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Pocota personata

 
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stuart
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Joined: 11 May 2005
Posts: 737
Location: Peterborough, UK

PostPosted: Sat May 28, 2005 5:39 pm    Post subject: Pocota personata Reply with quote

Pocota personata (Harris, [1780])

Identification ease/difficulty: 2

StatusHabitat indicator statusSources of information
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Last edited by stuart on Wed Jun 01, 2005 10:04 pm; edited 1 time in total
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stuart
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Joined: 11 May 2005
Posts: 737
Location: Peterborough, UK

PostPosted: Sun May 29, 2005 8:41 am    Post subject: Species account from the Provisional atlas Reply with quote

Species account from Provisional atlas of British hoverflies, Ball & Morris, 2000.

Pocota personata (Harris, 1780)

Biology: The larvae are found in rot holes high above the ground in various trees, but most frequently * and Populus. Larval development probably takes a number of years and larvae of different size classes can be found together in the same rot hole. Adults are good bumblebee mimics and are seldom found, but can sometimes be seen visiting flowers, especially Crataegus blossom, near larval habitat. They have also been observed hovering about the entrances to rot holes.

Distribution: A rare species, restricted to woodlands and parklands with ancient trees, although there are (mostly old) records from urban localities like Hampstead Heath and Blackheath in London, and Banbury Road, Oxford. It is mainly recorded from the forest belt of central-southern England, with the majority of records coming from “classic dead-wood localities” like Windsor Forest and the New Forest, but there is a scatter of records elsewhere in the southern half of Britain, extending northwards through the Welsh border counties to the Wirral. Duncombe Park in North Yorkshire is rather isolated from the main distribution and the most northerly locality known. Records from the eastern side of the country mostly date from the 1930s and 40s or earlier
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stuart
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Joined: 11 May 2005
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Location: Peterborough, UK

PostPosted: Sun May 29, 2005 9:08 am    Post subject: Data sheet from Insect Red Data Book, Shirt, 1987 Reply with quote

Datasheet from the Insect Red Data Book, Shirt (1989).

Pocota personata (Harris, 1780) VULNERABLE

Identification: Stubbs & Falk (1983), pp. 110 and 222, pl. 10:11.

Distribution: Mainly southern England, but sparse records extend to Devon and Nottinghamshire.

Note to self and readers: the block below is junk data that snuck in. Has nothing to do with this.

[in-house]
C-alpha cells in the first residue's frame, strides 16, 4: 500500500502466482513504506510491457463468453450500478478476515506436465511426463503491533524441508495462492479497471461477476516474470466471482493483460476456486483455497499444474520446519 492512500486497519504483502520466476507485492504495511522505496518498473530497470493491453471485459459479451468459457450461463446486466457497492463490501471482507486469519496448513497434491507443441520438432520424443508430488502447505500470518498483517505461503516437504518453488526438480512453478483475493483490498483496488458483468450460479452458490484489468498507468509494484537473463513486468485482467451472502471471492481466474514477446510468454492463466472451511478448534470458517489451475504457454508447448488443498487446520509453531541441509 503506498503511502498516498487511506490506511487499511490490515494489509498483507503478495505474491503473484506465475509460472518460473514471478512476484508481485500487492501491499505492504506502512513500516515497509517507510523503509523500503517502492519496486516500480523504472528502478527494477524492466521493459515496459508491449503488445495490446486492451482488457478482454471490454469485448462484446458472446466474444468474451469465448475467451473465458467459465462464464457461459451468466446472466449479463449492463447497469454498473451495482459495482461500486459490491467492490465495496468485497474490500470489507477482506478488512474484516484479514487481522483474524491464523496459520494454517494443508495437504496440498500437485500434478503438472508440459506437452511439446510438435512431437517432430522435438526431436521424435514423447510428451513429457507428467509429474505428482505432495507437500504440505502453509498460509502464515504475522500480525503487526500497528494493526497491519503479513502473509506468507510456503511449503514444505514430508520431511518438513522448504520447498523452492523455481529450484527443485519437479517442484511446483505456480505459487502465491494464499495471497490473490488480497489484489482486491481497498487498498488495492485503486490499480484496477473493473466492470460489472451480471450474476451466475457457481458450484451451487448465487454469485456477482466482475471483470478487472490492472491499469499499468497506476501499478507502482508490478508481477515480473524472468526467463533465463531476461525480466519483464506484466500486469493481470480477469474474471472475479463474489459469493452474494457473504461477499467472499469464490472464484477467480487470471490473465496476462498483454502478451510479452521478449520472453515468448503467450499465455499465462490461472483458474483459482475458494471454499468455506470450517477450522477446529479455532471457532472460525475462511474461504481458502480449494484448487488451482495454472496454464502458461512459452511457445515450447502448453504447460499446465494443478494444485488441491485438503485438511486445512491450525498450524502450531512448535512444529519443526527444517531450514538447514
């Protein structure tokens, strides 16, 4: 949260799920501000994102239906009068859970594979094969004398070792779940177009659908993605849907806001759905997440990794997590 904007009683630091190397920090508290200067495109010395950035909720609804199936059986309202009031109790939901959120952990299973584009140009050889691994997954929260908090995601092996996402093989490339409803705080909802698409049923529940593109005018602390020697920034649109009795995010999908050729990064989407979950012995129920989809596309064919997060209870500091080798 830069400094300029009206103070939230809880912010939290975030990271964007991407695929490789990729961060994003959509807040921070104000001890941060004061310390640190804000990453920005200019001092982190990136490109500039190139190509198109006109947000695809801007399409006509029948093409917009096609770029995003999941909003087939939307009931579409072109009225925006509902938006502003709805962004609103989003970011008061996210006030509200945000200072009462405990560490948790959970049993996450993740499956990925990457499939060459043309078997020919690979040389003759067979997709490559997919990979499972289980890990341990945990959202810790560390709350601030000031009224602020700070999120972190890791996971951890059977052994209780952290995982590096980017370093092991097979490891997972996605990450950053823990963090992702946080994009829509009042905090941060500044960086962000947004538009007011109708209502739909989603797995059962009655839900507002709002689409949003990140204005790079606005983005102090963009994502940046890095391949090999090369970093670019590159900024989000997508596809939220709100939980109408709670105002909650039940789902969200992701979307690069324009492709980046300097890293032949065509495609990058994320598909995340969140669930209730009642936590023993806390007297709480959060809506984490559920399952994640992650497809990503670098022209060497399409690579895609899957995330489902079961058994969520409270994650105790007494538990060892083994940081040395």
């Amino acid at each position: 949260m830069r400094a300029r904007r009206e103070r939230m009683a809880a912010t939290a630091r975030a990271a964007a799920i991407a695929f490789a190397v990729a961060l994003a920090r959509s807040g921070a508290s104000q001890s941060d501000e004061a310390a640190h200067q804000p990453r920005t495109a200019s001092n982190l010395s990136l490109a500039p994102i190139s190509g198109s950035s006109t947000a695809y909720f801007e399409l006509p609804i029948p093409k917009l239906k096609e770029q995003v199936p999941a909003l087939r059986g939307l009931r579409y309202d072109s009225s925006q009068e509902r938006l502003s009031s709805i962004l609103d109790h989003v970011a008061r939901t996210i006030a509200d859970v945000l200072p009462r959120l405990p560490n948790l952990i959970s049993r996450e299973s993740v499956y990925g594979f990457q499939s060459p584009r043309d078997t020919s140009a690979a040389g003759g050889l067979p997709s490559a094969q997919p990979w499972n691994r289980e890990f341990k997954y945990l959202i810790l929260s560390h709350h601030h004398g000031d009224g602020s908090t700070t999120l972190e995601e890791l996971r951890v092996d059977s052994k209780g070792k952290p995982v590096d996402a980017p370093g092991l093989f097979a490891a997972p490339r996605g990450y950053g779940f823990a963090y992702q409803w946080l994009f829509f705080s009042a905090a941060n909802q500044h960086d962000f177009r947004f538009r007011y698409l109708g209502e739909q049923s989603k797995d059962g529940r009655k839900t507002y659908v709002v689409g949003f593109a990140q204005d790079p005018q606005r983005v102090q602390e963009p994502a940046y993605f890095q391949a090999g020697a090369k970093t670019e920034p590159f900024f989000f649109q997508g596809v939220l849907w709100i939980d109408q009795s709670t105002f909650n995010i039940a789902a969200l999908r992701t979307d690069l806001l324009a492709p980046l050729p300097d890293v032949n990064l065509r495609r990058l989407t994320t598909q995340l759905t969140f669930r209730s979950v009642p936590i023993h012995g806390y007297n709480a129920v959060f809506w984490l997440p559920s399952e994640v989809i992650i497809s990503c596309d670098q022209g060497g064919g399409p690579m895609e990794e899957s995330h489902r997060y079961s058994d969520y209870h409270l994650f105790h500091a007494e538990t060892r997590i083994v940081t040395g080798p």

Habitat and ecology: Breeds in rot-holes in trees, usually high above ground. It occurs in ancient forests but there are few records in other places.

Status: This has always been a rarity though on a few occasions it has been reared in numbers from a concentration of larvae in rot-holes. Currently it is rare even in major ancient forests such as Windsor Forest and the New Forest, and modern records outside these are very infrequent.

Author: A.E. Stubbs.
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stuart
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Joined: 11 May 2005
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Location: Peterborough, UK

PostPosted: Sun May 29, 2005 9:09 am    Post subject: Data sheet from National Review of Diptera, Falk, 1991 Reply with quote

Datasheet from the Review of Scarce and Threatened Diptera, Falk (1991).

POCOTA PERSONATA (Harris) VULNERABLE

DISTRIBUTION Southern England, extending as far north as Yorkshire and west to Devon, with most records for Windsor Forest, Berkshire and the New Forest.

HABITAT Broadleaved woodland and parkland, almost exclusively in ancient sites with a requirement for old trees with rot-holes.

ECOLOGY Larvae develop in rot holes of old trees at some height above the ground. Beech is especially favoured, though poplar may also be used. Adults are recorded from April to June and may be found hovering around tree trunks or on umbels and hawthorn blossom. Certain trees seem to provide regular sightings at least in Windsor suggesting the breeding sites are rather specialised and few.

STATUS Infrequent except for Windsor and a handful of New Forest sites where it is regularly seen. Additional post 1960 records exist for Colehays Park, Devon (1979); a site in Dorset (1986); Blackheath (1964, 1966) and Malling Down SSSI (1985), Kent and a sighting at Duncombe Park, Yorkshire (1983) It is possible that adults are partly overlooked due to the height of the breeding sites and a largely canopy-dwelling habit. Larvae have been found in profusion in suitable rot holes, but such breeding sites are rarely numerous within an area of woodland and such a specialised choice of site places this species in a particularly vulnerable position as a large number of old trees would be required to provide a continuity of such sites from one year to the next.

THREAT The clearance of ancient broadleaved woodland and parkland, especially for intensive forestry and the removal of large post mature trees with rot holes, within these sites. Shading out of rides and clearings within woodland.

MANAGEMENT Retain all large post mature and diseased trees within a site and ensure a continuity of these in the future. Maintain rides and clearings in an open condition with blossoms for adult feeding.
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